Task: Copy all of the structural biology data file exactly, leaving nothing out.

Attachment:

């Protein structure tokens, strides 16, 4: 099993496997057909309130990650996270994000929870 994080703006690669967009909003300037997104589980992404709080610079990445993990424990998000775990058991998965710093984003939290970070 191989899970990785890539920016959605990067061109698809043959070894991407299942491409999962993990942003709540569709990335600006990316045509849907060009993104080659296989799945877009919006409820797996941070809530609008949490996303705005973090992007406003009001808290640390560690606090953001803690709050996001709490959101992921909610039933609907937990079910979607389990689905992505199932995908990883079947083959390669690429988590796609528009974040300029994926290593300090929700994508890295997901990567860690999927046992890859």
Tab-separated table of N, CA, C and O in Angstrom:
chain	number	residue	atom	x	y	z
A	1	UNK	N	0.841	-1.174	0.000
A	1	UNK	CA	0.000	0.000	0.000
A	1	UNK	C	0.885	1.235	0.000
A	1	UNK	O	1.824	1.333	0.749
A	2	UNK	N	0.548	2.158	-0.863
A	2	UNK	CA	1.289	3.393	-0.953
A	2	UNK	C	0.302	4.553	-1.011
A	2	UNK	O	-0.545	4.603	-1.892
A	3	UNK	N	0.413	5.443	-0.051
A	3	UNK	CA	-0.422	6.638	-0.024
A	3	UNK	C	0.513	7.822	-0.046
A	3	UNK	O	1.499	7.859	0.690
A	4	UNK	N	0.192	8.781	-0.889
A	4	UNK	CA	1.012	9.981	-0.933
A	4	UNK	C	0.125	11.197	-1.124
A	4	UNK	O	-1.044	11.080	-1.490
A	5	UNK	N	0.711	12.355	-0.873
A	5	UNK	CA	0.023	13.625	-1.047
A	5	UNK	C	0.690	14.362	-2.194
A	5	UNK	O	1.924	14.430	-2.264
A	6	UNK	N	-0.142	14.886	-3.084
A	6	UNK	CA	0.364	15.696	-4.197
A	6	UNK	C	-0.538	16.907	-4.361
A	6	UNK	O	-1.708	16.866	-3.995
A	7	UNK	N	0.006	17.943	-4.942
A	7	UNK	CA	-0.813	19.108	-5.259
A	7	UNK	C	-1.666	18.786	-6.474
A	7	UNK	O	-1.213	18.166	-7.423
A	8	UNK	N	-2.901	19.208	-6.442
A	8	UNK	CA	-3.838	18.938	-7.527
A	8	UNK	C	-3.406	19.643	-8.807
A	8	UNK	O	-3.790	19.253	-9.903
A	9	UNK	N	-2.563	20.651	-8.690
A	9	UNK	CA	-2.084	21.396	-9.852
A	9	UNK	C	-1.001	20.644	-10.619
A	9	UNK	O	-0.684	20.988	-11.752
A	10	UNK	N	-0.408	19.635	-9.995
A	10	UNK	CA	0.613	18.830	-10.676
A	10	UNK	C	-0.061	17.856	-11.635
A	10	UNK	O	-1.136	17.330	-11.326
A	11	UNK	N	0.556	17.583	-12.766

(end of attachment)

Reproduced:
């Protein structure tokens, strides 16, 4: 099993496997057909309130990650996270994000929870 994080703006690669967009909003300037997104589980992404709080610079990445993990424990998000775990058991998965710093984003939290970070 191989899970990785890539920016959605990067061109698809043959070894991407299942491409999962993990942003709540569709990335600006990316045509849907060009993104080659296989799945877009919006409820797996941070809530609008949490996303705005973090992007406003009001808290640390560690606090953001803690709050996001709490959101992921909610039933609907937990079910979607389990689905992505199932995908990883079947083959390669690429988590796609528009974040300029994926290593300090929700994508890295997901990567860690999927046992890859």
Tab-separated table of N, CA, C and O in Angstrom:
chain	number	residue	atom	x	y	z
A	1	UNK	N	0.841	-1.174	0.000
A	1	UNK	CA	0.000	0.000	0.000
A	1	UNK	C	0.885	1.235	0.000
A	1	UNK	O	1.824	1.333	0.749
A	2	UNK	N	0.548	2.158	-0.863
A	2	UNK	CA	1.289	3.393	-0.953
A	2	UNK	C	0.302	4.553	-1.011
A	2	UNK	O	-0.545	4.603	-1.892
A	3	UNK	N	0.413	5.443	-0.051
A	3	UNK	CA	-0.422	6.638	-0.024
A	3	UNK	C	0.513	7.822	-0.046
A	3	UNK	O	1.499	7.859	0.690
A	4	UNK	N	0.192	8.781	-0.889
A	4	UNK	CA	1.012	9.981	-0.933
A	4	UNK	C	0.125	11.197	-1.124
A	4	UNK	O	-1.044	11.080	-1.490
A	5	UNK	N	0.711	12.355	-0.873
A	5	UNK	CA	0.023	13.625	-1.047
A	5	UNK	C	0.690	14.362	-2.194
A	5	UNK	O	1.924	14.430	-2.264
A	6	UNK	N	-0.142	14.886	-3.084
A	6	UNK	CA	0.364	15.696	-4.197
A	6	UNK	C	-0.538	16.907	-4.361
A	6	UNK	O	-1.708	16.866	-3.995
A	7	UNK	N	0.006	17.943	-4.942
A	7	UNK	CA	-0.813	19.108	-5.259
A	7	UNK	C	-1.666	18.786	-6.474
A	7	UNK	O	-1.213	18.166	-7.423
A	8	UNK	N	-2.901	19.208	-6.442
A	8	UNK	CA	-3.838	18.938	-7.527
A	8	UNK	C	-3.406	19.643	-8.807
A	8	UNK	O	-3.790	19.253	-9.903
A	9	UNK	N	-2.563	20.651	-8.690
A	9	UNK	CA	-2.084	21.396	-9.852
A	9	UNK	C	-1.001	20.644	-10.619
A	9	UNK	O	-0.684	20.988	-11.752
A	10	UNK	N	-0.408	19.635	-9.995
A	10	UNK	CA	0.613	18.830	-10.676
A	10	UNK	C	-0.061	17.856	-11.635
A	10	UNK	O	-1.136	17.330	-11.326
A	11	UNK	N	0.556	17.583	-12.766